# Searching | Data Structure & Algorithms

# What is searching ?

Searching is a process of locating a particular element present in a given set of elements. The element may be a record, a table, or a file. A search algorithm is an algorithm that accepts an argument ‘a’ and tries to find an element whose value is ‘a’. It is possible that the search for a particular element in a set is unsuccessful if that element does not exist. There are number of techniques available for searching.

**The most common searching algorithms are:**

- Linear search
- Binary search
- Interpolation search
- Ternary search

# Linear Search Algorithm

Linear Search Algorithm is the simplest search algorithm. In this search algorithm a sequential search is made over all the items one by one to search for the targeted item. Each item is checked in sequence until the match is found. If the match is found, particular item is returned otherwise the search continues till the end. The time complexity of above algorithm is **O(n)**.

**Algorithm**

LinearSearch ( Array A, Value x)Step 1: Set i to 1Step 2: if i > n then go to step 7Step 3: if A[i] = x then go to step 6Step 4: Set i to i + 1Step 5: Go to Step 2Step 6: Print Element x Found at index i and go to step 8Step 7: Print element not foundStep 8: Exit

# Binary Search Algorithm

Binary Search Algorithm is fast according to run time complexity. This algorithm works on the basis of divide and conquer rule. In this algorithm we have to sort the data collection in ascending order first then search for the targeted item by comparing the middle most item of the collection. If match found, the index of item is returned. If the middle item is greater than the targeted item, the item is searched in the sub-array to the left of the middle item. Otherwise, the item is searched for in the sub-array to the right of the middle item. This process continues on the sub-array as well until the size of the sub array reduces to zero. Time complexity of Binary search algorithm is **O(logn)**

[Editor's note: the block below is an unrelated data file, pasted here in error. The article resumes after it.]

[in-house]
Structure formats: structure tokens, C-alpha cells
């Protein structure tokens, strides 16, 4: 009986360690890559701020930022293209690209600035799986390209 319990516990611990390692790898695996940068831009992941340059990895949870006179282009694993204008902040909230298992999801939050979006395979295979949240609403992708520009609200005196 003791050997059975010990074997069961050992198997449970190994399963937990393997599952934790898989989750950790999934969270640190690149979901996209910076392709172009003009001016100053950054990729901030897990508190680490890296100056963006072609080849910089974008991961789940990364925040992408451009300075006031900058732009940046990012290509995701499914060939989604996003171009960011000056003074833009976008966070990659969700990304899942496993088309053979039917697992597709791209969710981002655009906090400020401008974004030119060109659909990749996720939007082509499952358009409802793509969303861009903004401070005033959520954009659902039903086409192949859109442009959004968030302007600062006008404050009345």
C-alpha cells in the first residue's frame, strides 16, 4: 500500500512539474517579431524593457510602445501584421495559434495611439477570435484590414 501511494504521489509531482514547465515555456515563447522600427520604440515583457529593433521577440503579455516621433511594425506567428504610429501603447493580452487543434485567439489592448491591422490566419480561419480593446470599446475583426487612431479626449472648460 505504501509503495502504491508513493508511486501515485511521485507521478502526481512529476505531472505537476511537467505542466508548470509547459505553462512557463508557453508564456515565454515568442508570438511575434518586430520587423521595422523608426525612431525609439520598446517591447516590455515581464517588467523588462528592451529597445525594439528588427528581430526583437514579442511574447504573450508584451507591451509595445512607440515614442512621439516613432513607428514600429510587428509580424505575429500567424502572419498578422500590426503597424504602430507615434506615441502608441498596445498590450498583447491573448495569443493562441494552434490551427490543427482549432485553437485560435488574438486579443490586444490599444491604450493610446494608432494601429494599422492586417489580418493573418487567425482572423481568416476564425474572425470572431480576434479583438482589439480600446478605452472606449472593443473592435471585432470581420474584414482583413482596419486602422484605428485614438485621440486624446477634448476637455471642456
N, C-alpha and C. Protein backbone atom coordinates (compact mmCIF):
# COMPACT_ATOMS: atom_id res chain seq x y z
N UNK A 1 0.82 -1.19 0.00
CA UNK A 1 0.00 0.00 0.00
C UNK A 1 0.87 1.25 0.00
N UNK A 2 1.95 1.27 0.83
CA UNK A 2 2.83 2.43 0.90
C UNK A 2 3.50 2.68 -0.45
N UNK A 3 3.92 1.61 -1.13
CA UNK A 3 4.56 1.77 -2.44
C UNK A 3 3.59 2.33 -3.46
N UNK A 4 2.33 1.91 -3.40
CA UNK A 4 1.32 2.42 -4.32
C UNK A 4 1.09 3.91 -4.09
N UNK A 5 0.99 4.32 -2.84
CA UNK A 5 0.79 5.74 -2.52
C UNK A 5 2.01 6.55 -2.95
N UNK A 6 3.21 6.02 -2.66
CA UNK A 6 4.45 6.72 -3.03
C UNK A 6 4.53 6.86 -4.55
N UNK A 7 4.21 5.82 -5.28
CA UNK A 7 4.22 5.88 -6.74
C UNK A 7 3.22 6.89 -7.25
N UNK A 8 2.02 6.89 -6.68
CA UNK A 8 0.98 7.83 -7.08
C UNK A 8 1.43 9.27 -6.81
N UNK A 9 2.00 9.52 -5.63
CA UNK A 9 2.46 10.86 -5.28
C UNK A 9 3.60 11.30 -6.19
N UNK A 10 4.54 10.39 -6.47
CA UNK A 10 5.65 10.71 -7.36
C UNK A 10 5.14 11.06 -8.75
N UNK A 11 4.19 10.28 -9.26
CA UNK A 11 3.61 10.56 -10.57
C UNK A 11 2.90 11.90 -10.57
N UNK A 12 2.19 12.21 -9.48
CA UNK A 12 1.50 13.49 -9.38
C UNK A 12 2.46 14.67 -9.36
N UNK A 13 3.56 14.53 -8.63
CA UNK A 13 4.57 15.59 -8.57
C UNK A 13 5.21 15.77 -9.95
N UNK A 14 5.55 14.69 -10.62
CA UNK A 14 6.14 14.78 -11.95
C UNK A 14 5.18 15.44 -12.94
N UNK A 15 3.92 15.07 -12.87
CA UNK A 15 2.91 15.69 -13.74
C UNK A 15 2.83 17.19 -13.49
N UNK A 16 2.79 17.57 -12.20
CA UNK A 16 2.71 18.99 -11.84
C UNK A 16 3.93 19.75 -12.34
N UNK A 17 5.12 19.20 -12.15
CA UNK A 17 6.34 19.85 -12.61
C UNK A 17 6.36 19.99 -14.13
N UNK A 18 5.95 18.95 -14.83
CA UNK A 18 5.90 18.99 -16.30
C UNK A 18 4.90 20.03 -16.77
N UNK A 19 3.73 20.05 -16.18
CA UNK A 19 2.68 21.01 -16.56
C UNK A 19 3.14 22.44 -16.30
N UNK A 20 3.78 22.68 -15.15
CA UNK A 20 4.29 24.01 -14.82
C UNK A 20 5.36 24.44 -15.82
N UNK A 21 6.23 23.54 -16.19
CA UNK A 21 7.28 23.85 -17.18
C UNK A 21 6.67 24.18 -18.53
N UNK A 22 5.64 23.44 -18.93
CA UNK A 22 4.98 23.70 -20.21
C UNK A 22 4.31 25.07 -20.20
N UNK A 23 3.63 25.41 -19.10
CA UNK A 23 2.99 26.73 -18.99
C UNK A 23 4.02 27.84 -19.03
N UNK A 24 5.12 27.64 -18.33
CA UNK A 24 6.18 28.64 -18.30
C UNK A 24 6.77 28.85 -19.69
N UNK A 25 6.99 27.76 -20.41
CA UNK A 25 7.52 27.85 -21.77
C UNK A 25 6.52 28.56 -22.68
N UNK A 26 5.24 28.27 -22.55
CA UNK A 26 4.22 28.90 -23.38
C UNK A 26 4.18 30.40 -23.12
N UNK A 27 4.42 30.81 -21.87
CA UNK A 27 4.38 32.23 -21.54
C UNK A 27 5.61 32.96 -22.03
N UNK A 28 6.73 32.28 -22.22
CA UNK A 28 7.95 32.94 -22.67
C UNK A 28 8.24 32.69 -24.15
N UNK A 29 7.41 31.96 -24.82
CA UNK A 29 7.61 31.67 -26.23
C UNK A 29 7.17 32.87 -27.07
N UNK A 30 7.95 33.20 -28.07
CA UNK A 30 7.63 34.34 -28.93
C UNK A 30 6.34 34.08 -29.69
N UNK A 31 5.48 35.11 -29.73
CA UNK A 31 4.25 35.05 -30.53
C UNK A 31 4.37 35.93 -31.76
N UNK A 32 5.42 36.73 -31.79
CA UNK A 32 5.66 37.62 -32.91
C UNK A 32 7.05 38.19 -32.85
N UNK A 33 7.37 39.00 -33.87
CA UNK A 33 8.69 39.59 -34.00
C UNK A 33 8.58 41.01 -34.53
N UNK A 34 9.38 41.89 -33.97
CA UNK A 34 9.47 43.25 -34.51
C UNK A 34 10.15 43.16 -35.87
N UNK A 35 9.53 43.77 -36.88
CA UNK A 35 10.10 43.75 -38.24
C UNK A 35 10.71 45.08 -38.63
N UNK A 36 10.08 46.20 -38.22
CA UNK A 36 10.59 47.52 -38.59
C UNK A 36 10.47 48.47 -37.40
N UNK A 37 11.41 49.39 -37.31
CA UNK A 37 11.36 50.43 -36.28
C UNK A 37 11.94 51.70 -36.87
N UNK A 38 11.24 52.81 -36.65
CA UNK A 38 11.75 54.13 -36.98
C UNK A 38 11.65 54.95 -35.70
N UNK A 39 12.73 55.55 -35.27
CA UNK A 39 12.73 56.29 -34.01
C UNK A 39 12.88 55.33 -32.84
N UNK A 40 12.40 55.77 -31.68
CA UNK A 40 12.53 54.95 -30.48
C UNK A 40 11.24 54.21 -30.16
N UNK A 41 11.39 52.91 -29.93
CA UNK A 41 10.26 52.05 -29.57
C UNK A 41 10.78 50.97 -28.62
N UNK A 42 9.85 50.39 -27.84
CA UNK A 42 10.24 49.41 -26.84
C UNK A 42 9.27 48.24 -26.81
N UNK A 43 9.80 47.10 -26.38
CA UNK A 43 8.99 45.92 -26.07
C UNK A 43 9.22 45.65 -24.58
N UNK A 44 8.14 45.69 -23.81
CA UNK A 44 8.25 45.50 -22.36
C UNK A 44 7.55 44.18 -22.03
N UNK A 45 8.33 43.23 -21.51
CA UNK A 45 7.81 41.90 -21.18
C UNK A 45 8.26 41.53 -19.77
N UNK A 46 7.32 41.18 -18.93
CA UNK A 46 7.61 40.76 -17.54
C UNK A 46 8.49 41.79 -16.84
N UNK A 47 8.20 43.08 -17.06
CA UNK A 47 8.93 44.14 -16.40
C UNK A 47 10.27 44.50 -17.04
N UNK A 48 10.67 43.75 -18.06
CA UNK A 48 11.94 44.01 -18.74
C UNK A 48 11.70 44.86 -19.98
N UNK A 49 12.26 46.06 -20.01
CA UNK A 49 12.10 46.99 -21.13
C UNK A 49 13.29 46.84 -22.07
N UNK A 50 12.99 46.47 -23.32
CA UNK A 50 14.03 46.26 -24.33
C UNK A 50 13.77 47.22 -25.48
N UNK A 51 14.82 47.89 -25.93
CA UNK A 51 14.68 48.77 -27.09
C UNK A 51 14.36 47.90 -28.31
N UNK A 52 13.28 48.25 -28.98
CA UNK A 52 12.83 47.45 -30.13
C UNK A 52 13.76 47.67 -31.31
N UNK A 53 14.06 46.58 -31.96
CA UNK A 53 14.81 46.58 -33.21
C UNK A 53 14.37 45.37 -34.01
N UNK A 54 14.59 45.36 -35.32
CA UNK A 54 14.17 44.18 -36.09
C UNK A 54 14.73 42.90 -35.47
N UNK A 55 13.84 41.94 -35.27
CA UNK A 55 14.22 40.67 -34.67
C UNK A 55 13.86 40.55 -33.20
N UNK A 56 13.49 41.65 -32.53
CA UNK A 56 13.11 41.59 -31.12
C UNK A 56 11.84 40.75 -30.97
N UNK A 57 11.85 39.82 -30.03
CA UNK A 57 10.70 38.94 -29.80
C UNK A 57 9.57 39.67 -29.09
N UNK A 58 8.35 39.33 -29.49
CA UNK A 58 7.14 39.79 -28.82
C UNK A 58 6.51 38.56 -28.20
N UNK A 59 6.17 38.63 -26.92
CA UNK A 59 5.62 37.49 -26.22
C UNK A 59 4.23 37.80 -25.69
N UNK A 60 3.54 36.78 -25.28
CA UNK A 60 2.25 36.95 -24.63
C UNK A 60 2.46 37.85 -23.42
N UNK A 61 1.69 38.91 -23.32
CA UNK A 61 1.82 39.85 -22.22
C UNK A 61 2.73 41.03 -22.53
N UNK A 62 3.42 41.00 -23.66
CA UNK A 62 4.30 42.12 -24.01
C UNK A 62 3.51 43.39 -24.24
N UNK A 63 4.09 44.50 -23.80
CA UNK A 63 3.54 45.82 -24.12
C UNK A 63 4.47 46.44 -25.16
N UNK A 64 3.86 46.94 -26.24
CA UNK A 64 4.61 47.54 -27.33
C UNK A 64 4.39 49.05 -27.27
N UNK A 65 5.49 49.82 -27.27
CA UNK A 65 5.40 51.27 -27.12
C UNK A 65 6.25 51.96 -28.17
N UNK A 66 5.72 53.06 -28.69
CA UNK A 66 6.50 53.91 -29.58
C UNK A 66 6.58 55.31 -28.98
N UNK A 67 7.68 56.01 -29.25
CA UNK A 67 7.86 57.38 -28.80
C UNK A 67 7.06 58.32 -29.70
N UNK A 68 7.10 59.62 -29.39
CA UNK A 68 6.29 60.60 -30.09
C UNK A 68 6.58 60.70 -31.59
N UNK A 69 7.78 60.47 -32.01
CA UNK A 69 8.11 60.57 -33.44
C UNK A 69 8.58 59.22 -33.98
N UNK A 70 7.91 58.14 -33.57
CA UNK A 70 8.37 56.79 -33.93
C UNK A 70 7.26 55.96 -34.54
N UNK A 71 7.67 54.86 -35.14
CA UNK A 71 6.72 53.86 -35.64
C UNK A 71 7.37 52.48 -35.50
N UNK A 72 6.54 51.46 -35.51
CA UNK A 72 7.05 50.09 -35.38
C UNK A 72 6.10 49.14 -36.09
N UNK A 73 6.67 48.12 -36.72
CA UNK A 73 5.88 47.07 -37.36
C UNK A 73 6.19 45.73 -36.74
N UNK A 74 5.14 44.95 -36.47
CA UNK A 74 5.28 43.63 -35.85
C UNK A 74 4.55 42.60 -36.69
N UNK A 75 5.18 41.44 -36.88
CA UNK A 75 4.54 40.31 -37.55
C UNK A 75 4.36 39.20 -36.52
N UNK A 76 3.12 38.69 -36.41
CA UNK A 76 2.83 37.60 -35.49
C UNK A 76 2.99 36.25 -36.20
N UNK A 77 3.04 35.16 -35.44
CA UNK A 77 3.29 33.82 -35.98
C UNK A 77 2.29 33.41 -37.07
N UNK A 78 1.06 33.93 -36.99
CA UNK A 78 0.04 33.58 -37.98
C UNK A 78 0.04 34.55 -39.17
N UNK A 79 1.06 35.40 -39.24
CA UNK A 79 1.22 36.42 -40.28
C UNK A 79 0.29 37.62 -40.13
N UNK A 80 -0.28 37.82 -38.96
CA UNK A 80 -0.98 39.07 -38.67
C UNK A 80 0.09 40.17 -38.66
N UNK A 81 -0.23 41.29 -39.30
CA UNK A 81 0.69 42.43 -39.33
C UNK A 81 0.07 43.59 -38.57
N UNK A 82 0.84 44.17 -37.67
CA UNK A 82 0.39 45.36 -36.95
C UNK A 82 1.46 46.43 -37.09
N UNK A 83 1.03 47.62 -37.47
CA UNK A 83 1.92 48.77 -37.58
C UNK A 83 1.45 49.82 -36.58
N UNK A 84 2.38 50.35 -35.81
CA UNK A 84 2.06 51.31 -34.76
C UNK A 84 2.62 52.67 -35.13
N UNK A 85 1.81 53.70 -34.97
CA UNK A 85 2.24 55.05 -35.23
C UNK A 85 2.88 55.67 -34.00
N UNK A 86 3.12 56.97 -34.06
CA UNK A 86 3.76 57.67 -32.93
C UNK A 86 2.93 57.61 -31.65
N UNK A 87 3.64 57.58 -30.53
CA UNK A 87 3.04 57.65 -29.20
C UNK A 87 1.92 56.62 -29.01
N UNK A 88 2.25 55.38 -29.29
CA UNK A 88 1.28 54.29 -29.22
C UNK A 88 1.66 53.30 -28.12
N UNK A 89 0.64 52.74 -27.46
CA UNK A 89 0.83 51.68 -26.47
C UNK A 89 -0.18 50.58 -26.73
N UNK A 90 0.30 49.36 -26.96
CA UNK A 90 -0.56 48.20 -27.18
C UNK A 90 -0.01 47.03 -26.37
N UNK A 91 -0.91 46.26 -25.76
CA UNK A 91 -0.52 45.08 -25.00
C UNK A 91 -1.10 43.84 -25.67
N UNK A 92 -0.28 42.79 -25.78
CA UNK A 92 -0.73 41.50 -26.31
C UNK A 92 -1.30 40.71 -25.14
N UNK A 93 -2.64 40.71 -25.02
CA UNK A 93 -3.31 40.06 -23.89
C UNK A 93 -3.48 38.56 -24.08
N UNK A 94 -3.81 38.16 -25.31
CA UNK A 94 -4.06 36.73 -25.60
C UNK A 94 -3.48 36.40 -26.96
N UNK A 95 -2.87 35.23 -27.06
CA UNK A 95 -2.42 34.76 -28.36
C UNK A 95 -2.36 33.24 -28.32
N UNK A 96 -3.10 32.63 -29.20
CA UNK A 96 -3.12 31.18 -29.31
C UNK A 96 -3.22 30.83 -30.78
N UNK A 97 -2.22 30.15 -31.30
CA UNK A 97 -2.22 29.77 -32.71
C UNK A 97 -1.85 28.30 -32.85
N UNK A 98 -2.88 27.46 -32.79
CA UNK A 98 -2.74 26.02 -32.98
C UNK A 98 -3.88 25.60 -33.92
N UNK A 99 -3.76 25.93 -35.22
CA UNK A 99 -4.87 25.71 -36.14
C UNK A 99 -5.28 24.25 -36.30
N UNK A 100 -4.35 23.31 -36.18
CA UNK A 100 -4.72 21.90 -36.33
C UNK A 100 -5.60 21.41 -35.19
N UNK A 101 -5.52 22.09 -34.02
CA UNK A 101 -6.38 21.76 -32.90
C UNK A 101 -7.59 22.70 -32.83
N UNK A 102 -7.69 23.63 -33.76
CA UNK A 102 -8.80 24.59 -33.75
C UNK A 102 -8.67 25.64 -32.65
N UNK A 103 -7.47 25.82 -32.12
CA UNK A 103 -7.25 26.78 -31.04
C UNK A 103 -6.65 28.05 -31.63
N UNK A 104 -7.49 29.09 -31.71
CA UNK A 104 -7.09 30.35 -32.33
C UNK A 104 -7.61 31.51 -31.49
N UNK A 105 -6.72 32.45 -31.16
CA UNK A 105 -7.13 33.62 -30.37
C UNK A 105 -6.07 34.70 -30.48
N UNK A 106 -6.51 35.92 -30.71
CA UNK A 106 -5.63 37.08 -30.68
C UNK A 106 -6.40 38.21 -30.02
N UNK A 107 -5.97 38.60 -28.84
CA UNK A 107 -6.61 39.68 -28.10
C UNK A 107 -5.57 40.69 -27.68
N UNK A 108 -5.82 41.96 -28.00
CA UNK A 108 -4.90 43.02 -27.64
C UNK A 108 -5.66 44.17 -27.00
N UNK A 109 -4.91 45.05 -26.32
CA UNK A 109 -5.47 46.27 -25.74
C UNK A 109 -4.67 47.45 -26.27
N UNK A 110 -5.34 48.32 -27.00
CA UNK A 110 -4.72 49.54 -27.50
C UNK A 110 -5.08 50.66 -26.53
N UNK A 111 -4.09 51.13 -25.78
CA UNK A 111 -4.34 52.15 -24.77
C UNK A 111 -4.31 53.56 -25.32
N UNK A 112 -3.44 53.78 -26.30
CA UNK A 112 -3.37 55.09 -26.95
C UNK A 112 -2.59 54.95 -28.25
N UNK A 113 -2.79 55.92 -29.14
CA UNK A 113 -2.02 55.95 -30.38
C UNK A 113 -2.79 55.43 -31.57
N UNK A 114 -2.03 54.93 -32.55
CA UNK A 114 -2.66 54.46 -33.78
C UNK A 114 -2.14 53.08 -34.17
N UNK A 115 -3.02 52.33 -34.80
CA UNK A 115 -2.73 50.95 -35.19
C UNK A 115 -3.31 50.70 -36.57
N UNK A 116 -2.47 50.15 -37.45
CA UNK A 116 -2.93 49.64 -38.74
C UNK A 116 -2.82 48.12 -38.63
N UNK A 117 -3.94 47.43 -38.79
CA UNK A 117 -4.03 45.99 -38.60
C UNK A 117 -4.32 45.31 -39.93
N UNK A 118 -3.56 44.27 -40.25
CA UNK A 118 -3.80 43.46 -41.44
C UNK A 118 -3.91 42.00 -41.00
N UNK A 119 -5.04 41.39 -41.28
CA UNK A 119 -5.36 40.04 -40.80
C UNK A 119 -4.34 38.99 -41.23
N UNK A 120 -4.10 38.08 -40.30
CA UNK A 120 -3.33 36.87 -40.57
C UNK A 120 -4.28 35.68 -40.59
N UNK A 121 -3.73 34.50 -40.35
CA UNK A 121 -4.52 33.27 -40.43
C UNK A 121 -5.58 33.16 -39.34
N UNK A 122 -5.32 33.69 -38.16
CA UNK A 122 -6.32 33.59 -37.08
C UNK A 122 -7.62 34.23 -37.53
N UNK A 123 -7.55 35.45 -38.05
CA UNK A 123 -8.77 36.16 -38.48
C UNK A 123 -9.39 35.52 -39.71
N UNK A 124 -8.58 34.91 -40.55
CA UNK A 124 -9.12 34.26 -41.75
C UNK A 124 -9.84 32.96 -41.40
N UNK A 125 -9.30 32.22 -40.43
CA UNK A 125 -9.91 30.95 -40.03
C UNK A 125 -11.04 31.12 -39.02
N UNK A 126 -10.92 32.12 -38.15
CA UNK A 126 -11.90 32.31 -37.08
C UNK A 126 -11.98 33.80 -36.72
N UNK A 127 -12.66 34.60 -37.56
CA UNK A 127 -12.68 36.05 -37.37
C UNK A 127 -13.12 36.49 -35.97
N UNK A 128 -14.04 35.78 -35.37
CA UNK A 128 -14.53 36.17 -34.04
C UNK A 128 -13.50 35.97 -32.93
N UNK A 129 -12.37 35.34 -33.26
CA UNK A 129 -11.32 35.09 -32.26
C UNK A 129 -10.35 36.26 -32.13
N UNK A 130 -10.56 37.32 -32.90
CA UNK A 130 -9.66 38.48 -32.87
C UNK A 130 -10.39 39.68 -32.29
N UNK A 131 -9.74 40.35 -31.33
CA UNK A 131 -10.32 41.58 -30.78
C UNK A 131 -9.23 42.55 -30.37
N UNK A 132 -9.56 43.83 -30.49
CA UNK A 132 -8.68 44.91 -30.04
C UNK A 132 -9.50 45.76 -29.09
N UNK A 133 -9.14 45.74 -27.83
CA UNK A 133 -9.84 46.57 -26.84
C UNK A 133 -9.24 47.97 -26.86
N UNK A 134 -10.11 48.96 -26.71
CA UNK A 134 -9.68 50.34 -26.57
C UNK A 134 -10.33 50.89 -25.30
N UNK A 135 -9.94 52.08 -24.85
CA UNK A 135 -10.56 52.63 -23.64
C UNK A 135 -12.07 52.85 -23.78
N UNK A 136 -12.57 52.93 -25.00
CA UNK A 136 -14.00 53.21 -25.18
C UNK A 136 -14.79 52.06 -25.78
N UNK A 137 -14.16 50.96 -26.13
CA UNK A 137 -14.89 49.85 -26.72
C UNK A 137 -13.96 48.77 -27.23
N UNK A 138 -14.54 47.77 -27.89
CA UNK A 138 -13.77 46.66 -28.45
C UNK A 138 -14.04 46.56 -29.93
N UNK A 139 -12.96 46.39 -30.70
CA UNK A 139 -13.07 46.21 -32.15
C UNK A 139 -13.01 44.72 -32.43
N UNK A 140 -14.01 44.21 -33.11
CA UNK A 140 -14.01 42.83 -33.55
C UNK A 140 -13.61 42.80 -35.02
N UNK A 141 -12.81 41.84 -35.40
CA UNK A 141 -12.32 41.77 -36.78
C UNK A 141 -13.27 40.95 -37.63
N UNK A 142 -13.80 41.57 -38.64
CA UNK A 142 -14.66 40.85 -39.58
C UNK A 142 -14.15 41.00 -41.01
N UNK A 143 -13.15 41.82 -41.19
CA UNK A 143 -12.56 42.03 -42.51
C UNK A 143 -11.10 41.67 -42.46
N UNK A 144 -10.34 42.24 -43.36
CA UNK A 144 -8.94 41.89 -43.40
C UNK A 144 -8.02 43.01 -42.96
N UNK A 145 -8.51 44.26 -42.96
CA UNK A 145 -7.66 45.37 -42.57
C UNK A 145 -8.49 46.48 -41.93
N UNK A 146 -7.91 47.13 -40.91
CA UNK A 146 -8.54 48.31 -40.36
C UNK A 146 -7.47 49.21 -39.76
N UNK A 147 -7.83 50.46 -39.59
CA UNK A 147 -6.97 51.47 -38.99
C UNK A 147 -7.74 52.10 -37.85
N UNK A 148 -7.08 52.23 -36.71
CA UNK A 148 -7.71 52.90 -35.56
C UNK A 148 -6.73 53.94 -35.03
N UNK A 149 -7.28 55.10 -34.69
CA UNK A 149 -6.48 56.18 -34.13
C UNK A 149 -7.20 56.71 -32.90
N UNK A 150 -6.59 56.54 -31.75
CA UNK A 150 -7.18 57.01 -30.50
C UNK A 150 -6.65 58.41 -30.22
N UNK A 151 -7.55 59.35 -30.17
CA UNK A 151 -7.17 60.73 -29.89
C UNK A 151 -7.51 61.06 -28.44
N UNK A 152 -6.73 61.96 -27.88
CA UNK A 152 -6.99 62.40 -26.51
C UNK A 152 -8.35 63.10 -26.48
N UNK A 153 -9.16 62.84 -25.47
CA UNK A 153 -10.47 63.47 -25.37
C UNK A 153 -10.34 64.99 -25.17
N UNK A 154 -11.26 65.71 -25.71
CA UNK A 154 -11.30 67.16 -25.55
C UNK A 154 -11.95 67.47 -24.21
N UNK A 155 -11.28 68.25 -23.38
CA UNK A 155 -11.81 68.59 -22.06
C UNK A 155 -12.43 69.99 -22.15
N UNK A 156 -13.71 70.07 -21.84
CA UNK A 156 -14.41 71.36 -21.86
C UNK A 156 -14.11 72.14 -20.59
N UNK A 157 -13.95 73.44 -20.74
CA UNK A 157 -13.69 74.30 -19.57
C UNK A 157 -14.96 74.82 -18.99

**Algorithm**

Step 1: Data list must be ordered list in ascending order.Step 2: Probe middle of listStep 3: If target equals list[mid], FOUND.Step 4: If target < list[mid], discard 1/2 of list between list[mid] and list[last].Step 5: If target > list[mid], discard 1/2 of list between list[first] and list[mid].Step 6: Continue searching the shortened list until either the target is found, or there are no elements to probe.

# Interpolation Search Algorithm

Interpolation Search Algorithm is an improvement of Binary Search. It works on the probing position of the required item. It works properly in sorted and equally distributed data lists. Runtime complexity of interpolation search algorithm is **Ο(log (log n))**.

**Algorithm**

Step 1: Start searching data from middle of the list.Step 2: If it is a match, return the index of the item, and exit.Step 3: If it is not a match, probe position.Step 4: Divide the list using probing formula and find the new middle.Step 5: If data is greater than middle, search in higher sub-list.Step 6: If data is smaller than middle, search in lower sub-list.Step 7: Repeat until match.

To divide the list into two sub lists, we use **mid = Lo + ((Hi — Lo) / (A[Hi] — A[Lo])) * (X — A[Lo])**

**Ternary Search Algorithm**

Ternary search is a divide and conquer Algorithm that can be used to find an element in an array. It is similar to binary search where we divide the array into two parts but in this algorithm, we divide the given array into three parts and determine which has the key (searched element). We can divide the array into three parts by taking mid1 and mid2 which can be calculated as shown below. Initially, l and r will be equal to 0 and n-1 respectively, where n is the length of the array. Time complexity of Ternary search algorithm is** O(log3 n)**

mid1 = l + (r-l)/3

mid2 = r — (r-l)/3

**Algorithm**

step 1: First, we compare the key with the element at mid1. If found equal, we return mid1.

step 2: If not, then we compare the key with the element at mid2. If found equal, we return mid2.

step 3: If not, then we check whether the key is less than the element at mid1. If yes, then recur to the first part.

step 4: If not, then we check whether the key is greater than the element at mid2. If yes, then recur to the third part.

step 5: If not, then we recur to the second (middle) part.

**Which is the best algorithm for searching?**

Unfortunately, there is no “best” searching algorithm. Plain and simple. It’s like asking what are the best clothes to wear. It depends on the season, your body nature and multiple other factors!

Selecting the right algorithm for a task can be painful. It takes both time and effort to construct a suitable algorithm. The same applies to search algorithms. An algorithm has to be selected based on your requirement and the resources that you have.

Generalizing, there are two kinds of searching algorithms.

- Linear Search
- Binary search

For instance, you can opt to do a binary search if your data is stored in a sorted array. With a time complexity of O(logN). It is among the fastest searching algorithms. But the pre-requisite of a sorted array might not always be feasible. On the other hand, you will be stuck to doing a linear search if the same array is unsorted.

**Evaluate your requirements and build an algorithm that best fits your needs**.